I just finished reading Isabel Losada’s ‘A Beginner’s Guide to Changing the World; For Tibet, With Love’ and am 3/4 of the way through the Dalai Lama’s autobiography, ‘Freedom in Exile’.
I guess, like a lot of people, I had heard bits and pieces about the Free Tibet campaign, and knew it had something to do with China and human rights abuses. It’s only after reading these books that I’ve started to get a sense of the sheer injustice in this situation; of Mao’s China effectively invading Tibet under the auspices of ‘reuniting’ this vast country, with its unique history and traditions, with the Motherland in 1950.
Slowly but surely, China took complete control of the country, crushing Tibetan groups who tried to resist them, torturing and imprisoning 1000s of monks and nuns, and destroying 6000 monasteries which had been the cornerstone of Tibetan life and culture for centuries. Fearing for his life, the Dalai Lama – Tibet’s spiritual leader – fled to India in 1959, and has been there (along with over 100,000 Tibetan refugees) ever since.
China continually refuses to recognise the Tibetan plea for independence, or even autonomy. And Western governments, while occasionally taking issue with human rights abuses in the region, have reaffirmed their stance that Tibet is part of China.
In October, 2008, the British government clarified their official position on Tibet’s status:
Our ability to get our points across has sometimes been clouded by the position the UK took at the start of the 20th century on the status of Tibet, a position based on the geopolitics of the time. Our recognition of China’s “special position” in Tibet developed from the outdated concept of suzerainty. Some have used this to cast doubt on the aims we are pursuing and to claim that we are denying Chinese sovereignty over a large part of its own territory. We have made clear to the Chinese Government, and publicly, that we do not support Tibetan independence. Like every other EU member state, and the United States, we regard Tibet as part of the People’s Republic of China.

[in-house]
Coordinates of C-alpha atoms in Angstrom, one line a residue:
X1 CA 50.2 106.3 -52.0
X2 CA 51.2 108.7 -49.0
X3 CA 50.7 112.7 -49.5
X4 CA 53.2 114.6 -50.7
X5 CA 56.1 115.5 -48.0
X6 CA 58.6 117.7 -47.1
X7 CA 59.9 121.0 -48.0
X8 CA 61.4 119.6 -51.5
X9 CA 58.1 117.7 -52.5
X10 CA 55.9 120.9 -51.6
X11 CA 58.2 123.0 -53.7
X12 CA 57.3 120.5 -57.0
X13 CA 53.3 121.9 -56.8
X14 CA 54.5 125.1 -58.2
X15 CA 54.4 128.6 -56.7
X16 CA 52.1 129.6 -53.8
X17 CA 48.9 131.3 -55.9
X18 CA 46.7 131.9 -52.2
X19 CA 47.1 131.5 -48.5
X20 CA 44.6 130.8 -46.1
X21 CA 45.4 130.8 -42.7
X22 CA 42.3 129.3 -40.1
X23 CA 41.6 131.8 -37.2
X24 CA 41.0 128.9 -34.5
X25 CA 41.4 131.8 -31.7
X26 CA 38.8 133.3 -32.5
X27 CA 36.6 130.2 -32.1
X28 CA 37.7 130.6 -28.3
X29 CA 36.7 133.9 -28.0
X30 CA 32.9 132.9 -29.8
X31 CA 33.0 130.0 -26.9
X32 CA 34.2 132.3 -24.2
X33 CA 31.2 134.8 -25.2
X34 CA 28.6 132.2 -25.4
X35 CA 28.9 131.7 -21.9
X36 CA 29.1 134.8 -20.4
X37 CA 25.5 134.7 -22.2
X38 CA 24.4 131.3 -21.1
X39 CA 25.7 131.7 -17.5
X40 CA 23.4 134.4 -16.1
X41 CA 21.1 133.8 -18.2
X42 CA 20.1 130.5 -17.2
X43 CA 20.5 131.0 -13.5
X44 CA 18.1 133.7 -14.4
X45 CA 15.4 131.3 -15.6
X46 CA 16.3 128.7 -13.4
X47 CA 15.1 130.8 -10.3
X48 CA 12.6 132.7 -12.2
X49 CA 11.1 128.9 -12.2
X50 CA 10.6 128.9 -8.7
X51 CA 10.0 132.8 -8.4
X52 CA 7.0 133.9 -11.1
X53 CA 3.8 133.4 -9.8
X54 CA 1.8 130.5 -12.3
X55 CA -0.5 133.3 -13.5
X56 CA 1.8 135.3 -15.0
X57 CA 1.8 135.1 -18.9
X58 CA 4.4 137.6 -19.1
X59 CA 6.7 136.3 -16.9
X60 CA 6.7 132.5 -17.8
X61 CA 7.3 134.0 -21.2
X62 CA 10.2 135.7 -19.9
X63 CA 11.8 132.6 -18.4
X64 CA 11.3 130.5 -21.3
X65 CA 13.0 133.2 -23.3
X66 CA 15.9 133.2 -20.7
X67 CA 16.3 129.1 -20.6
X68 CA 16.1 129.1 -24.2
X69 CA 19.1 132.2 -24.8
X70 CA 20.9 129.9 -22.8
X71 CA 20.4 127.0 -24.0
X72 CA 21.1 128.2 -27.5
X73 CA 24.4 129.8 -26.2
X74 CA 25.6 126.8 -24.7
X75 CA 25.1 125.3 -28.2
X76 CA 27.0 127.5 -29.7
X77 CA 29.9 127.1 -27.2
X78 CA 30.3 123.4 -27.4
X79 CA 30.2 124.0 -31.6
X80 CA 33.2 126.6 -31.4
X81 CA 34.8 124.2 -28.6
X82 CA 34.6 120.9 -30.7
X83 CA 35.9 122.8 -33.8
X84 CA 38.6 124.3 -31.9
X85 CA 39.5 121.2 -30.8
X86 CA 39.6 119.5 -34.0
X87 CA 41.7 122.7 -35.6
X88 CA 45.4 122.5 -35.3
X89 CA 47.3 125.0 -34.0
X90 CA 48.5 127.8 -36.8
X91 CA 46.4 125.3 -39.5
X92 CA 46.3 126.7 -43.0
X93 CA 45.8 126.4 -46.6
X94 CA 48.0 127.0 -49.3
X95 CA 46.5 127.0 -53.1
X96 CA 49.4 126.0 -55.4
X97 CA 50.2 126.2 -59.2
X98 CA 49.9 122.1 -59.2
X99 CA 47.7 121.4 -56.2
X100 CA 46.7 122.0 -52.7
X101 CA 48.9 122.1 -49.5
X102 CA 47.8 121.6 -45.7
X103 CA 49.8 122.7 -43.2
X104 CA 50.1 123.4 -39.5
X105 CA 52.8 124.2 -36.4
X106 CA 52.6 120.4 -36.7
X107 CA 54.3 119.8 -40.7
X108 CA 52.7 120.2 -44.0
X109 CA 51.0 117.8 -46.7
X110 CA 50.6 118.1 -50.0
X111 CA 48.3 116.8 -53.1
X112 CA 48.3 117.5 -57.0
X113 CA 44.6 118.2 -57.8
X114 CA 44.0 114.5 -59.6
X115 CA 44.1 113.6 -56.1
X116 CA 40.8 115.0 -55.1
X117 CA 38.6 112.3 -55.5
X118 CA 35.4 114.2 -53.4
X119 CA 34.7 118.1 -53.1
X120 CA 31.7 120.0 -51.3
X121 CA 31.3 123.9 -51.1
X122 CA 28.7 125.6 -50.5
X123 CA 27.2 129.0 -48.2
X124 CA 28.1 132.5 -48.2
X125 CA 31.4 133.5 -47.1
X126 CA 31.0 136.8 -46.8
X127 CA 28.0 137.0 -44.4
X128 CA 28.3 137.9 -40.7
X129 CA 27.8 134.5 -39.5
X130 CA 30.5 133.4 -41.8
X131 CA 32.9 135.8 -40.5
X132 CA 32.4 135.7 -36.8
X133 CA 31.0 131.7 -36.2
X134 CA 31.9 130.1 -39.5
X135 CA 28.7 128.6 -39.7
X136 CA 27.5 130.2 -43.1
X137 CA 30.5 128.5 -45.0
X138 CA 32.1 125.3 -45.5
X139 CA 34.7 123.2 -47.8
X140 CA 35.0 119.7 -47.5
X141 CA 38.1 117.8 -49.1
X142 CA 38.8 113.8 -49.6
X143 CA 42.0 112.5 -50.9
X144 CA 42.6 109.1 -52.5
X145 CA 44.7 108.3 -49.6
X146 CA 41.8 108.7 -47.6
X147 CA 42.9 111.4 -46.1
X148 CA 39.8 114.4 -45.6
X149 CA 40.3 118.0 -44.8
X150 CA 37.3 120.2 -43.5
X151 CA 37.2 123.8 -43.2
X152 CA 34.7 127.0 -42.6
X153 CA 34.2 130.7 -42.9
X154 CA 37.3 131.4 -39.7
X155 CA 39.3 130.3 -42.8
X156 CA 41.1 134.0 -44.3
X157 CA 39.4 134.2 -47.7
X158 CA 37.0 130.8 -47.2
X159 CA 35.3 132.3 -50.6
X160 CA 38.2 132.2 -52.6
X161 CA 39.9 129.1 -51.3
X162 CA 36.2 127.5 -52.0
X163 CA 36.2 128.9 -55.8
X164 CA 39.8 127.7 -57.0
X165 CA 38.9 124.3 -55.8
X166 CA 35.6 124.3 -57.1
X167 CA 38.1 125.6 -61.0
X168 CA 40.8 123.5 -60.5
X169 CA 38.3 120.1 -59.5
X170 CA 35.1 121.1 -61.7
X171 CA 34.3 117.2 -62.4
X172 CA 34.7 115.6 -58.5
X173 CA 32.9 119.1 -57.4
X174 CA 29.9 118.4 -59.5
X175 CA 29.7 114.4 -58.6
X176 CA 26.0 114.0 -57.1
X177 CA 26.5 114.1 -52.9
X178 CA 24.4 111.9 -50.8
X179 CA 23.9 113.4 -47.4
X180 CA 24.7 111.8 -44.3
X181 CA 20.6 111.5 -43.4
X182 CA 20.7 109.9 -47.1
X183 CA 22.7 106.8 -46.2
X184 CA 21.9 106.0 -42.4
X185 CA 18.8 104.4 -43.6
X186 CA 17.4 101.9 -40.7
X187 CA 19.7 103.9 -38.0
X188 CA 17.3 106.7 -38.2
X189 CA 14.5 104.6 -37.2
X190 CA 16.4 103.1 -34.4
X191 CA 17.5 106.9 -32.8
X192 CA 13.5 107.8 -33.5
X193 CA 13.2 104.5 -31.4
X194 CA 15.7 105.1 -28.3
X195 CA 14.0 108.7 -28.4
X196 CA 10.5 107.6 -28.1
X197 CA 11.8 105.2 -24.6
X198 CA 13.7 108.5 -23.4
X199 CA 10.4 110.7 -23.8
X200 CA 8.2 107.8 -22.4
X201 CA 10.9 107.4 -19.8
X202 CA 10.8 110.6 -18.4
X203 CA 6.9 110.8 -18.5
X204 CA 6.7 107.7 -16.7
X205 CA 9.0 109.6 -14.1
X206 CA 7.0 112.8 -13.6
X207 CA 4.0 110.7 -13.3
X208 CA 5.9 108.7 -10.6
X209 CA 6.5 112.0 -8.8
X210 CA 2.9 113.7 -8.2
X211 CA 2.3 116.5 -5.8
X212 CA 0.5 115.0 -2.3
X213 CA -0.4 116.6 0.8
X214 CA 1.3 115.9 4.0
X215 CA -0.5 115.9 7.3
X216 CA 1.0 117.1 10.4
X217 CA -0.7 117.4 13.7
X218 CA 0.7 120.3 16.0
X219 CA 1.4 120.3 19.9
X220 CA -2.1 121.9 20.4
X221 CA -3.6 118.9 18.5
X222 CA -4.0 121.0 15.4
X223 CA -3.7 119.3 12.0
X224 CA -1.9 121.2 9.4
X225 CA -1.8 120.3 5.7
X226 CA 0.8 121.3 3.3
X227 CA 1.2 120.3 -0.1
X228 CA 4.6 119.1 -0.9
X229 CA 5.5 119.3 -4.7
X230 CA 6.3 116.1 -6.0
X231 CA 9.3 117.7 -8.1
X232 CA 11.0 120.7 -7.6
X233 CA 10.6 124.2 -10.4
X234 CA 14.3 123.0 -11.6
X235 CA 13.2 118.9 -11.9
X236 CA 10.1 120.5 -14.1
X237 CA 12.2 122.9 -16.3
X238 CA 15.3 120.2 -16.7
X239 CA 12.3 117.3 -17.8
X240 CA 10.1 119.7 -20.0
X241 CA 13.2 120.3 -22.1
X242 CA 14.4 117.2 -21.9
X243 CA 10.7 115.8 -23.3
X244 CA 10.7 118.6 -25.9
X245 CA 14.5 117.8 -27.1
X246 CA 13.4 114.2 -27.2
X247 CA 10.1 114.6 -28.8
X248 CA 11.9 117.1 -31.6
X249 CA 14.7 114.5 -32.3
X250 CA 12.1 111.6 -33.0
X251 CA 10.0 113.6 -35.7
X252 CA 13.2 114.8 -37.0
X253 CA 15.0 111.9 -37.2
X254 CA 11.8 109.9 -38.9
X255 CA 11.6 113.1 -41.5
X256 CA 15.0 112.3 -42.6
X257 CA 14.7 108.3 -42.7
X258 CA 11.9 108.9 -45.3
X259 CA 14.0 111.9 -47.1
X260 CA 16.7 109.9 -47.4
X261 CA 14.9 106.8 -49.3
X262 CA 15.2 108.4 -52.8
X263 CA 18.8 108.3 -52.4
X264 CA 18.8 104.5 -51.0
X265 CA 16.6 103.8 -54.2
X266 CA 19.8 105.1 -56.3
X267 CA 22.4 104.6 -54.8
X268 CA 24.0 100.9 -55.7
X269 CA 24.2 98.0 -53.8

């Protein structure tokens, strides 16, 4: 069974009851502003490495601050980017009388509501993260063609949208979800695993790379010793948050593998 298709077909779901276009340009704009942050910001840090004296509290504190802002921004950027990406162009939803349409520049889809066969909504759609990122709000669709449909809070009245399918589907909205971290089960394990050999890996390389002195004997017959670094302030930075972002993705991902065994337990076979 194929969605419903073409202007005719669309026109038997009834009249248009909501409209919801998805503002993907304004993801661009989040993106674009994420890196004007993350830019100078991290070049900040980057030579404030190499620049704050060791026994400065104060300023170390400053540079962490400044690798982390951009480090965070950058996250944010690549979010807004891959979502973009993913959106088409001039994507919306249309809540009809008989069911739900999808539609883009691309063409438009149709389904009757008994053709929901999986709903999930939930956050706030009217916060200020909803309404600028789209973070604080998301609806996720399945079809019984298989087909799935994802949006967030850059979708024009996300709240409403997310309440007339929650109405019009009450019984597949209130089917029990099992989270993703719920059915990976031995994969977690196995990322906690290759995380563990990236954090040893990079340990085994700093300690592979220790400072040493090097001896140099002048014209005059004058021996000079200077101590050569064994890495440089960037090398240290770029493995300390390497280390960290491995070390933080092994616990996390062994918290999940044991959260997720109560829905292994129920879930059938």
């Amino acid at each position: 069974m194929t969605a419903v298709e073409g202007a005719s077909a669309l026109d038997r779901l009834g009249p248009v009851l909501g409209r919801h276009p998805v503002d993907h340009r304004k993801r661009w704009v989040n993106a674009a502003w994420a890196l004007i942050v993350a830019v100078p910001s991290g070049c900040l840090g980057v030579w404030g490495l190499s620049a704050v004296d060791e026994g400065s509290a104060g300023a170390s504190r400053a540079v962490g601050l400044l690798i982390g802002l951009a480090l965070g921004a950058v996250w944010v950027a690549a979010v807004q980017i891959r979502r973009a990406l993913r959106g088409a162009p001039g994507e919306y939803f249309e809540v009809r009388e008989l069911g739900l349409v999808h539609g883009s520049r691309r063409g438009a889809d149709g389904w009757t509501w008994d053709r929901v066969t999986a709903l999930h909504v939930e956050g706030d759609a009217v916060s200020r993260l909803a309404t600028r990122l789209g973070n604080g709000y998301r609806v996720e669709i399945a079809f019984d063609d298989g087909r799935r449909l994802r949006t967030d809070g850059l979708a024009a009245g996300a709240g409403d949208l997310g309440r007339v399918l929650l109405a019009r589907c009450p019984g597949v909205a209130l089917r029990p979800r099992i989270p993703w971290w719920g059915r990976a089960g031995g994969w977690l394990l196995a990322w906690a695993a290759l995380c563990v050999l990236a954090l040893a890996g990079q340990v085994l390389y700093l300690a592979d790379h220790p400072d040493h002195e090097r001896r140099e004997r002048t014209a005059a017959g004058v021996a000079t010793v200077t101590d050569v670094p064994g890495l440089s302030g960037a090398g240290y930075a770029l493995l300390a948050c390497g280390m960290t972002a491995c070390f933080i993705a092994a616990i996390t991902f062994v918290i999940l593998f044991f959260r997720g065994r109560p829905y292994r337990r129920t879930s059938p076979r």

Who knows whether they are right or not – historians throughout the centuries have grappled with Tibet’s legal status – is it an independent nation? An autonomous region of China? Or part of China proper? And arguably, it doesn’t really matter. Surely what’s important is what is in the best interest of the people who live there, and the refugees who were forced to leave. They have a right to safety and self-determination, particularly with regard to their religion, and China has an obligation to give this to them.
To find out more, read Isabel Losada’s ‘A Beginner’s Guide to Changing the World; For Tibet, With Love’ or the Dalai Lama’s autobiography, ‘Freedom in Exile’. Alternatively, visit www.actontibet.org or check out Amnesty’s view on human rights in Tibet here.
Picture Credit: TiagoPeriera on Flickr